From public servant to newbie consultant – my first week in the private sector


After 18 years of professional life, and receiving my salary from the public purse, I find myself working in a private company for the first time.

So, here are some early thoughts after my initial five days with Weber Shandwick in Edinburgh as an associate director, having been with the BBC, NHS, SEPA and the City of Edinburgh Council.

Not surprisingly, the first week has largely been spent getting to grips with the new organisation, and there’s been a good balance between getting time to settle in and being given something meaningful to do. Everything was well organised for me when I arrived and my colleagues have been really supportive as I ask the inevitable new-start questions that are probably quite tedious to answer. Read the rest of this entry »


Life after journalism – an opportunity in Highland Perthshire for ex-hacks?


The many casualties of cuts across the newspaper industry could do worse than cast their eye towards Aberfeldy and an opportunity to take over a self-sustaining print publication with a growing online presence.

The long-standing publishers of ‘Comment’, a monthly news magazine in Scotland’s geographical heartland, are looking to pass on the baton. This is due in large part to its editor being, in his own words, ‘Shrivelled by age and splattered by cancer and its treatments…’.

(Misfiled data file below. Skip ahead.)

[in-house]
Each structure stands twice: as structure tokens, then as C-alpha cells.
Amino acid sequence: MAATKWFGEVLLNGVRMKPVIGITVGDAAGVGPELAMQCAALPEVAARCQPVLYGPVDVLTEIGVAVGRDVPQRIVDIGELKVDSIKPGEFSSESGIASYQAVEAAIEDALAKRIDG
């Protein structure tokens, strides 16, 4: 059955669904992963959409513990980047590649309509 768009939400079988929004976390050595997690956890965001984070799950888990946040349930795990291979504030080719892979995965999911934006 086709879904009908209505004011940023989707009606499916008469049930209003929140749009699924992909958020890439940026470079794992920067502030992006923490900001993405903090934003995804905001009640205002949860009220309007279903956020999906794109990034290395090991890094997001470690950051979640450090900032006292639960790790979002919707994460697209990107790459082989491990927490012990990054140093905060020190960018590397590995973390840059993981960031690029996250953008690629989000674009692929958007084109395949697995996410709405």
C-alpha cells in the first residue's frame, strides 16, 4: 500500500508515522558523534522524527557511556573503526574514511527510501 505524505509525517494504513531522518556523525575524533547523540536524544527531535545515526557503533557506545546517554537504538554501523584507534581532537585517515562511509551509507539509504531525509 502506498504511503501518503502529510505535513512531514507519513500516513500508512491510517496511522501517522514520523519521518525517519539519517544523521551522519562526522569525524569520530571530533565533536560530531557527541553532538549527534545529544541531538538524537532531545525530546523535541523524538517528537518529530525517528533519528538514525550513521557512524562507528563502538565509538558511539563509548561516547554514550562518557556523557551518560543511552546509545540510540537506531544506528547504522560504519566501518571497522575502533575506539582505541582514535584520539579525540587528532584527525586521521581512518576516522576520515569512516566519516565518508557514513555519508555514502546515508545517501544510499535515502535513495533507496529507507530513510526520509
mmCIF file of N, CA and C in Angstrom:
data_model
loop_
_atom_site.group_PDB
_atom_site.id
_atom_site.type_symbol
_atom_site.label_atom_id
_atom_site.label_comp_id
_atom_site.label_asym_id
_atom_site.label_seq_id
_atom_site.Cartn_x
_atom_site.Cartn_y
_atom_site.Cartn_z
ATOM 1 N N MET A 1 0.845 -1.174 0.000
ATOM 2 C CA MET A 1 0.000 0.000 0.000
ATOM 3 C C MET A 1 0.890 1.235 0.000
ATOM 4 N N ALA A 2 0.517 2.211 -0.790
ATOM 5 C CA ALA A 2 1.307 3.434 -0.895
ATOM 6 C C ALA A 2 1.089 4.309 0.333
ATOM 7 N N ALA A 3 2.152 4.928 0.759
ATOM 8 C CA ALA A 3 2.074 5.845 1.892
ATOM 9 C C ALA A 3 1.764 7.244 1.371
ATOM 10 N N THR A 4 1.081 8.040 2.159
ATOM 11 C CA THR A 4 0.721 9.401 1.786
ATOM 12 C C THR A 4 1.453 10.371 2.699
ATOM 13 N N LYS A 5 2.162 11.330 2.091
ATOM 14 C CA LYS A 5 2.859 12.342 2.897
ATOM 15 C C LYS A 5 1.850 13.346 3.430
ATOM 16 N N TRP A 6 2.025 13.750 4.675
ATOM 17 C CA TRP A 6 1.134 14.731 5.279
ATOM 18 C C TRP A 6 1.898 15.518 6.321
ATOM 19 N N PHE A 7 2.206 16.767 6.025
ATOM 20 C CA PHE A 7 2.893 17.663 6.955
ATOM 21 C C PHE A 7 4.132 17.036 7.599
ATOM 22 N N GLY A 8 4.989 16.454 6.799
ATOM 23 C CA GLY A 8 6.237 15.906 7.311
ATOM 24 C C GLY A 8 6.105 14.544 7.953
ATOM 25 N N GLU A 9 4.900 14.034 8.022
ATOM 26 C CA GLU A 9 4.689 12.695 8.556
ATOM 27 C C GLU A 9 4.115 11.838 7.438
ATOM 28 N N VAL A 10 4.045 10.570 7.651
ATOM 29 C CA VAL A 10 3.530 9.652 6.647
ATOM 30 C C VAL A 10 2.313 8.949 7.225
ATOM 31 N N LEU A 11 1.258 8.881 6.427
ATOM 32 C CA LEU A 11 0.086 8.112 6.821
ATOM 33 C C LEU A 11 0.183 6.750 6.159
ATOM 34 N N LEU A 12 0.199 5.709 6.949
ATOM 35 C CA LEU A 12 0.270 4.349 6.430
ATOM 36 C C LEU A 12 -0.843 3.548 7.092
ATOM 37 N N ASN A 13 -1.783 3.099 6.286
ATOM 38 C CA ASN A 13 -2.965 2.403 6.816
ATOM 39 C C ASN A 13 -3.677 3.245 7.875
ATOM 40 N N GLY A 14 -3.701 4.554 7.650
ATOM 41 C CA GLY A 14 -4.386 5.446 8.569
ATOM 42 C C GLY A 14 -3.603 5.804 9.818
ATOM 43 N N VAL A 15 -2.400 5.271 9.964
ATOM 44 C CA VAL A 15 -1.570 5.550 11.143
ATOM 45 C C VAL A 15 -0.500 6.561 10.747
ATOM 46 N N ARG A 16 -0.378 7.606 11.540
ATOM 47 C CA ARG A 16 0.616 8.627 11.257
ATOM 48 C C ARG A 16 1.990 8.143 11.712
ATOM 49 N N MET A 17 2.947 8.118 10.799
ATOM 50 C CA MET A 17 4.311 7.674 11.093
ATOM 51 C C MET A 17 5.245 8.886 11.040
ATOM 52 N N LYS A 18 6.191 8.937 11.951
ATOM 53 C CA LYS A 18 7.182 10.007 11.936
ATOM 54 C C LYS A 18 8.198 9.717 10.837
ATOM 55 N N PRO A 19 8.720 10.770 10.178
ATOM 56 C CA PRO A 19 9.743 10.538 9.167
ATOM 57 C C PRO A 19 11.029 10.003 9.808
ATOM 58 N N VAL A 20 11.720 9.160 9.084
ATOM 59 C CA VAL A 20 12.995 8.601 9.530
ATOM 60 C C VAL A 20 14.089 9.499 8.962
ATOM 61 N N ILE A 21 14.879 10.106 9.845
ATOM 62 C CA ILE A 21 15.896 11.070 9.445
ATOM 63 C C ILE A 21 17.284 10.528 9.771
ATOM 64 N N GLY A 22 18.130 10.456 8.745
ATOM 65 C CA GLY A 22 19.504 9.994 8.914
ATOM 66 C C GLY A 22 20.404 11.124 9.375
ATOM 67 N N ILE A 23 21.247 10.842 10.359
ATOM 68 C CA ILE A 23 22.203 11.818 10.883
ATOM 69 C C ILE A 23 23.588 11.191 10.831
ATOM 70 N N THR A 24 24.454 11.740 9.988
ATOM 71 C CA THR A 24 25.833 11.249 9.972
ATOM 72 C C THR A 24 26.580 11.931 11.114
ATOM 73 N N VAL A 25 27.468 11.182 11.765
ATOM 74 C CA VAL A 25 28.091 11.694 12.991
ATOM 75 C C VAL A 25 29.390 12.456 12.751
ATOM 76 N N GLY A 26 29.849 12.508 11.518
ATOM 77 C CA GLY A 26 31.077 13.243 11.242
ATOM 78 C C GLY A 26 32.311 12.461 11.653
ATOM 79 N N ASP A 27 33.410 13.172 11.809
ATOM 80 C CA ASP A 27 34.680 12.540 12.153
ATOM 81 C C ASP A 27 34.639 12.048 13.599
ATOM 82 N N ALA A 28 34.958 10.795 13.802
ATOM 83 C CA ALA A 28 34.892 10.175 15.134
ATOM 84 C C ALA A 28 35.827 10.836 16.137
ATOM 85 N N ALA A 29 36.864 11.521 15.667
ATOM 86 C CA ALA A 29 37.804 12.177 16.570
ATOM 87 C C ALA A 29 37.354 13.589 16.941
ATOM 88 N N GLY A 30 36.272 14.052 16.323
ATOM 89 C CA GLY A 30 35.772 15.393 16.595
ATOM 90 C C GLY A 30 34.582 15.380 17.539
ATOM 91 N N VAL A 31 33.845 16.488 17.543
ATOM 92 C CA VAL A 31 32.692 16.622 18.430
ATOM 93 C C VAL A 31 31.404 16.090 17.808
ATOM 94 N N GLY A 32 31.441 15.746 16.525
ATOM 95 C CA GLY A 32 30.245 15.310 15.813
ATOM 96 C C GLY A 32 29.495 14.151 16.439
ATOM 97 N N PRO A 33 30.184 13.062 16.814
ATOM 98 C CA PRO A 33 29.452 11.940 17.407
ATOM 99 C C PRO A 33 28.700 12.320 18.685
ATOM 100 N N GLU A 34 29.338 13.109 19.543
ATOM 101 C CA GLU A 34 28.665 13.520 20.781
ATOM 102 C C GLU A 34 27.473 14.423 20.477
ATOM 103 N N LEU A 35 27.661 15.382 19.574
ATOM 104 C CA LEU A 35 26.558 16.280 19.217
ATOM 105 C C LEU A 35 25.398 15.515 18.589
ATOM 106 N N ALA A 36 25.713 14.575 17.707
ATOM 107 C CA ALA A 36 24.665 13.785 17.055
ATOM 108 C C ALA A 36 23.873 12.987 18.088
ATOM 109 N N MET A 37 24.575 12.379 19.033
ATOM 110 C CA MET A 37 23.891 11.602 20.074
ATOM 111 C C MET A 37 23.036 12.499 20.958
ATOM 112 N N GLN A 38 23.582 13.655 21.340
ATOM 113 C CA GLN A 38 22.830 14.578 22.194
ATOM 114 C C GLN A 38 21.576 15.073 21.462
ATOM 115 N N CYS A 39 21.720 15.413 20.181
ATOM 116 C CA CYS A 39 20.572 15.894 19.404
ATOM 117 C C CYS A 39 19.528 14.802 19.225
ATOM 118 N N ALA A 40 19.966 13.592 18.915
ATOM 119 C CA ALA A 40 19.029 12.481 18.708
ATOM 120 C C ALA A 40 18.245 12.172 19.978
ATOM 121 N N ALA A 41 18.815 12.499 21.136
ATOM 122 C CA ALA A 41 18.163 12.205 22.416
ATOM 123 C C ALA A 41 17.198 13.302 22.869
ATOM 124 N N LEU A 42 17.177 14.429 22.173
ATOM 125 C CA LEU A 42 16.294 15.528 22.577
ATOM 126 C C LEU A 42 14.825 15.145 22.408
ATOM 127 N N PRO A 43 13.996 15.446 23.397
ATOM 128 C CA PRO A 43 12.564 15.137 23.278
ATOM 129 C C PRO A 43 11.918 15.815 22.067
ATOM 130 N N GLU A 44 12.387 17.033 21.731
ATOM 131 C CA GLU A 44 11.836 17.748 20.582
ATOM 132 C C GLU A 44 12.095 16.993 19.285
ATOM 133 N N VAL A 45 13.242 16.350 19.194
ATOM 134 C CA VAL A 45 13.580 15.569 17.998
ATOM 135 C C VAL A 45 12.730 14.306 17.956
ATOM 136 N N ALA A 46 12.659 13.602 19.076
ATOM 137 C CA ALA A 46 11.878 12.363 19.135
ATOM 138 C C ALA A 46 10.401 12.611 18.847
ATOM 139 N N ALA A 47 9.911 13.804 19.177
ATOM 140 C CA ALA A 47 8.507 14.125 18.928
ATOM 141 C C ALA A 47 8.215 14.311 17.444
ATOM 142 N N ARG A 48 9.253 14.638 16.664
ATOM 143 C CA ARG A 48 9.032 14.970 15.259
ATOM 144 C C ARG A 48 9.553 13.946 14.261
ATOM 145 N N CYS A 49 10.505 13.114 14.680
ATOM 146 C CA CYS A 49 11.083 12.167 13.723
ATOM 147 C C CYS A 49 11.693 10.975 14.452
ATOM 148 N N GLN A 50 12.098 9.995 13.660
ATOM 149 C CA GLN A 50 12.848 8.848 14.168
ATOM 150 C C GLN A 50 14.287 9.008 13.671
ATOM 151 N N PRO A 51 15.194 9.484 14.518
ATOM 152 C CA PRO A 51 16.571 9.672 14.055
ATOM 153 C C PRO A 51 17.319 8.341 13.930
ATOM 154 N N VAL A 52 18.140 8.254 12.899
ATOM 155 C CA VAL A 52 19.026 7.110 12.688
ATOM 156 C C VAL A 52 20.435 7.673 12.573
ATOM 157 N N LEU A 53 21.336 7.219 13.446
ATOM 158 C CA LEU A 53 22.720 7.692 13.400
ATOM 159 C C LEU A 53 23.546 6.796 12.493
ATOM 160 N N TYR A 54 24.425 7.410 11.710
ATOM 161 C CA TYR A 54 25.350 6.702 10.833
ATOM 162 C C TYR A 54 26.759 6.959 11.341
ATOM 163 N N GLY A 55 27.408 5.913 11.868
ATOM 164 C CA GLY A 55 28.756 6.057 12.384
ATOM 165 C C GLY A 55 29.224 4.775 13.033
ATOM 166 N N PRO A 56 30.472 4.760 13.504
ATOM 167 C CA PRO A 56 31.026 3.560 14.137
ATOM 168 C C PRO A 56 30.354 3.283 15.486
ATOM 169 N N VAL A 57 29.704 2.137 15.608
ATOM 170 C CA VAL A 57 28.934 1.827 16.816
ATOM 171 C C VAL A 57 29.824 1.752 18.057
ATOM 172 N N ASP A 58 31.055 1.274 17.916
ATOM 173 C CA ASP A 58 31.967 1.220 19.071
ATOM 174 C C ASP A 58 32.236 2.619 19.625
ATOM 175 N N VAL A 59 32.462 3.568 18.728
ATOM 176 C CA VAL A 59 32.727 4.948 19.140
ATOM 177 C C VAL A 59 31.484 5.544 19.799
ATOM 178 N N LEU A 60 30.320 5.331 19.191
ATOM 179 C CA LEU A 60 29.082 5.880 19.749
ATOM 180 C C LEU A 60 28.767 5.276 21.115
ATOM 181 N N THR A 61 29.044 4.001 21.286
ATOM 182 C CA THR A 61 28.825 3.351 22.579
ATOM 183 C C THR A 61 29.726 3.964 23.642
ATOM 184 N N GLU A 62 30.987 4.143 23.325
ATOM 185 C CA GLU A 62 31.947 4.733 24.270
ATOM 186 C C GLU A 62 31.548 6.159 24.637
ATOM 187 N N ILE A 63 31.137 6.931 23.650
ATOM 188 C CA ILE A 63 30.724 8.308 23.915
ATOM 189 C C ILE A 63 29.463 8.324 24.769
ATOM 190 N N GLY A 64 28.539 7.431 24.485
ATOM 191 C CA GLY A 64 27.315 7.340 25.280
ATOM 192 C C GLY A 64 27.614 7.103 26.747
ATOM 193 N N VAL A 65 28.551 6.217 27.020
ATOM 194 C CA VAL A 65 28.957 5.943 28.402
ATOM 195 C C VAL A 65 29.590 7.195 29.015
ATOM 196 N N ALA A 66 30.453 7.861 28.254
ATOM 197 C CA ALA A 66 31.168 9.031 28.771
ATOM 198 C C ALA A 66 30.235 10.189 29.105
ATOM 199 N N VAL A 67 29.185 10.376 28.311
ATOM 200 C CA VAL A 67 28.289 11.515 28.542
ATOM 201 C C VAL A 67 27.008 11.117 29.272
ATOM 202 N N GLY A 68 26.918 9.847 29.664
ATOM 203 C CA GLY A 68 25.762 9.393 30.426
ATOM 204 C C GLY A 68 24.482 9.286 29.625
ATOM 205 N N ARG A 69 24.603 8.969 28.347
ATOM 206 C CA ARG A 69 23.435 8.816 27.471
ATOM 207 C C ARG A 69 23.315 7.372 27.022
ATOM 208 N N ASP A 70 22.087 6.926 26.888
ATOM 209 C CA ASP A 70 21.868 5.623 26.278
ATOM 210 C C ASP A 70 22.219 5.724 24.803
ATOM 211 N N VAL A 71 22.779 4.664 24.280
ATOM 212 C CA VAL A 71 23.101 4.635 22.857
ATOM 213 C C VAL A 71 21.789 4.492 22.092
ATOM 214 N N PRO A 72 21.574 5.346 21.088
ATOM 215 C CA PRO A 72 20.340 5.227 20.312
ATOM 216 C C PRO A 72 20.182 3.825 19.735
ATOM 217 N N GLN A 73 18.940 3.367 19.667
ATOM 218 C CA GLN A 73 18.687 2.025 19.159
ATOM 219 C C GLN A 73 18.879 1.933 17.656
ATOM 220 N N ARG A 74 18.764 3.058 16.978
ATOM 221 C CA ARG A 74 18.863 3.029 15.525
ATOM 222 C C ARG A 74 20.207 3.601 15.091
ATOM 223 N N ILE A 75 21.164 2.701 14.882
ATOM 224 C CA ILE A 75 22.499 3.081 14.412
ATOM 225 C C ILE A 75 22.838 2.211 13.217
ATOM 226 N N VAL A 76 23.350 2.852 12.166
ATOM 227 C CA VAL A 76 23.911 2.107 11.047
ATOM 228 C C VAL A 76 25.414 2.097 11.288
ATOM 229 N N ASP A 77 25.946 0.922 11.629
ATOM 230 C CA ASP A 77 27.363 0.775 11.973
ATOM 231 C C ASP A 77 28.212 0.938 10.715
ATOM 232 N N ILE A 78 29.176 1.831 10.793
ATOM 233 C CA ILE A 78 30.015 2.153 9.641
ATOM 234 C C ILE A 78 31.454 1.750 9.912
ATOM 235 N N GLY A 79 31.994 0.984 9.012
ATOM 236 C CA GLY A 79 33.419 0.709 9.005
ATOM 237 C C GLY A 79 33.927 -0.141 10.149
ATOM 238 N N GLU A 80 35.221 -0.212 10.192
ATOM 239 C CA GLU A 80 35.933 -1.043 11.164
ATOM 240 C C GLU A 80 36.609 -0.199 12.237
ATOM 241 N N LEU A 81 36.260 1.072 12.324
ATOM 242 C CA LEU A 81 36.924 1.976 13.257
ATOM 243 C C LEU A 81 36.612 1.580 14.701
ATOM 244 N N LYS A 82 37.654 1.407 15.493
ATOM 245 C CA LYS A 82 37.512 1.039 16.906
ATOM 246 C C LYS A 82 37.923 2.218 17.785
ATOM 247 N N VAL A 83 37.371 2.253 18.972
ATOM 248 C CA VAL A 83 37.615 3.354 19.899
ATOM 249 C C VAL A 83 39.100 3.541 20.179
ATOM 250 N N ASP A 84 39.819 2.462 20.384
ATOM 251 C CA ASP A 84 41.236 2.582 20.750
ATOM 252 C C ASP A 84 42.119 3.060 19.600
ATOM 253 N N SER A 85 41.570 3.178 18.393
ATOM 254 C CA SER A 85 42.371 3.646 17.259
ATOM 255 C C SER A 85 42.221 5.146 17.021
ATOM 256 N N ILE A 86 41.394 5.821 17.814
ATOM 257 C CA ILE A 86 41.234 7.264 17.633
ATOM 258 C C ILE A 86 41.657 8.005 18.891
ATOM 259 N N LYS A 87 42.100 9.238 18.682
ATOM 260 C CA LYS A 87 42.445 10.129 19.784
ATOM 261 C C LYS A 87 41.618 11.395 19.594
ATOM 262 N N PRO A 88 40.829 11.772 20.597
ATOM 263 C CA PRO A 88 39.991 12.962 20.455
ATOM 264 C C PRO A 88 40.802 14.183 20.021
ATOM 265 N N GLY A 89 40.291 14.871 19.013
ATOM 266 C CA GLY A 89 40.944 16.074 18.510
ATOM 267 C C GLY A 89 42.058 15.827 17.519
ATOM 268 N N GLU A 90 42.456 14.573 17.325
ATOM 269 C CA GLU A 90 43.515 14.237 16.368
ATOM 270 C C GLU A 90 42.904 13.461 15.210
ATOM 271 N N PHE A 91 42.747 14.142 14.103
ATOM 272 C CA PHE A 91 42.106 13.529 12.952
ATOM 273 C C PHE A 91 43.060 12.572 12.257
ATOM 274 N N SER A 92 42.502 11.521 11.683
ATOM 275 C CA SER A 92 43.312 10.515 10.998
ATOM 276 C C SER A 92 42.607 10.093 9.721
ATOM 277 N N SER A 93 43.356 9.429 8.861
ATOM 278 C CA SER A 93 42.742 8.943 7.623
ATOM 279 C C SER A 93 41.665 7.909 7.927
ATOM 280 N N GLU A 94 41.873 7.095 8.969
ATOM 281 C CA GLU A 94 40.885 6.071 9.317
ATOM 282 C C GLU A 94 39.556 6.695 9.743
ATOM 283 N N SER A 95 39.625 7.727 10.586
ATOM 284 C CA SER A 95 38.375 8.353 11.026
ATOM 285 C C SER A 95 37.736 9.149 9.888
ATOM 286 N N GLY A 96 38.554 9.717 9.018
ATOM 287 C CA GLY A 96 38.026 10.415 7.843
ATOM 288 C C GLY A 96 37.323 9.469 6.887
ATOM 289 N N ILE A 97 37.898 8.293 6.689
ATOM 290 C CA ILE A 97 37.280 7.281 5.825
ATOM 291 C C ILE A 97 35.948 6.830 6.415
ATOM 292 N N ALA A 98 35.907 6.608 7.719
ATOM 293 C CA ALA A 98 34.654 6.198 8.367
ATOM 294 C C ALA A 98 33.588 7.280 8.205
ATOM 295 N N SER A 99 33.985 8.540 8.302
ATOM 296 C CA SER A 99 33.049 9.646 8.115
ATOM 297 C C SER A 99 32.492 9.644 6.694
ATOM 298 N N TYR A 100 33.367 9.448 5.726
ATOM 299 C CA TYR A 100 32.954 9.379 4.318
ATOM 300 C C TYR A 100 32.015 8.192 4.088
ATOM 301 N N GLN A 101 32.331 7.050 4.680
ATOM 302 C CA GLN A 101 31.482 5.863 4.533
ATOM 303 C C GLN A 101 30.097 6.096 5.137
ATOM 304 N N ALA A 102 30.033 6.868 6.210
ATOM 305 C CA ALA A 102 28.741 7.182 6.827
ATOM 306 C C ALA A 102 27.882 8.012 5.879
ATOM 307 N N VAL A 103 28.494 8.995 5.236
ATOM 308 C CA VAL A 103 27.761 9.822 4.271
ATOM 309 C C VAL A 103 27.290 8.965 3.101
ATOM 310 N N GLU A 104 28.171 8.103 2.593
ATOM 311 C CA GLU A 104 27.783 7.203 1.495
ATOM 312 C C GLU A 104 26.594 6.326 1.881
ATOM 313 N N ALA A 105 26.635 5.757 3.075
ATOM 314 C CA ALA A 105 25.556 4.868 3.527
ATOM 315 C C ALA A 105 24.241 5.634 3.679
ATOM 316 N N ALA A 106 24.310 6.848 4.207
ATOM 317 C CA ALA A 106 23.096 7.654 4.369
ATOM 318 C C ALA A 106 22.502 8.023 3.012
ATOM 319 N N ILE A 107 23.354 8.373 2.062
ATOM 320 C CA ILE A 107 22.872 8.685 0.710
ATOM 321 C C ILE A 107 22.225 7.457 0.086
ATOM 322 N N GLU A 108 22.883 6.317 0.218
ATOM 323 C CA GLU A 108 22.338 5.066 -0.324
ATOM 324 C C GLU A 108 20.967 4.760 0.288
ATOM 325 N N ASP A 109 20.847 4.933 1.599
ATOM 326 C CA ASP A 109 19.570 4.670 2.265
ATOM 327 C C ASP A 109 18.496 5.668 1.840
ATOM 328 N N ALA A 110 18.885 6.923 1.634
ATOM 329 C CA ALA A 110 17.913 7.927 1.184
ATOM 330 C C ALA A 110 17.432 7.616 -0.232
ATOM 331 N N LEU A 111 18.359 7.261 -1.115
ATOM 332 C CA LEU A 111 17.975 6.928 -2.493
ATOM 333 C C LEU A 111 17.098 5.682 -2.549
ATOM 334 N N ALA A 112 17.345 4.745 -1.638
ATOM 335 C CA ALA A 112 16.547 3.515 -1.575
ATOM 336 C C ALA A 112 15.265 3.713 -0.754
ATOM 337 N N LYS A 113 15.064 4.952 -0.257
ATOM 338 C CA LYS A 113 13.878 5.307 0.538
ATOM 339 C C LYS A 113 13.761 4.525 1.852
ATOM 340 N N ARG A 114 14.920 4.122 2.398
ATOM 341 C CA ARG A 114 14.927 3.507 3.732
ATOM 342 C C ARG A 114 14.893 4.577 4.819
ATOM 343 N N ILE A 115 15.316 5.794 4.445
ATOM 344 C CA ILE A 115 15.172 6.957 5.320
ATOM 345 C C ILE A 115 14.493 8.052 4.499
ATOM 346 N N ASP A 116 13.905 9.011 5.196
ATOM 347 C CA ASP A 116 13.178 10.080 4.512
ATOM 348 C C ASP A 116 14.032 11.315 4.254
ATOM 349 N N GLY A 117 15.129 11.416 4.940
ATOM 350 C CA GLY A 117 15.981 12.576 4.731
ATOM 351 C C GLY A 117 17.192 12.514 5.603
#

But there’s also an element here of the current incumbents seeing the potential for fresh management to make more of both the print and web editions, not to mention social media. Unlike other parts of the broader print media, at least the development needed would begin from a position of relative strength, and wouldn’t be required merely to to save a sinking ship. Read the rest of this entry »


Winter weather over-tweeting is producing a comms whiteout…possibly…


2009-06-18-SPC4FourYorkThis post could have been my answer to Monty Python’s Four Yorkshiremen sketch, where I explain how, when I were a lad, winters lasted for 13 months of the year and we’d have to scrape the ice from our eyes before getting up at 3am to walk 21 miles to school in bare feet.

I’m resisting that, although I do need to explain that we did have some pretty cold and snowy winters when I was growing up in Killin in the 80s. We also had relatively regular power cuts, notable to us if only because our dad worked for ‘the Hydro’ and would be called out to help get the supply restored. And in those circumstances, I’m fairly sure that we were either prepared, or prepared to adapt to the situation.

So, I have that perspective on one hand and my role now as a professional communicator on the other. And so far, I’m really not convinced about all the gritter tweeting and such like that seems to have become de rigueur.

Before I say any more, I need to stress that I fully recognise that cold, snow and severe weather conditions of all kinds can cause real hardship or much worse. This post isn’t about those who are genuinely vulnerable or who become at risk through no fault of their own; nor is it about exceptional weather*.

But there are some things I don’t fully get about how others are approaching this when it’s simply a bit chilly or there are a few centimetres of snow on the ground. Read the rest of this entry »


Whatever the future for social media gurus, I really wish some of them would wind it in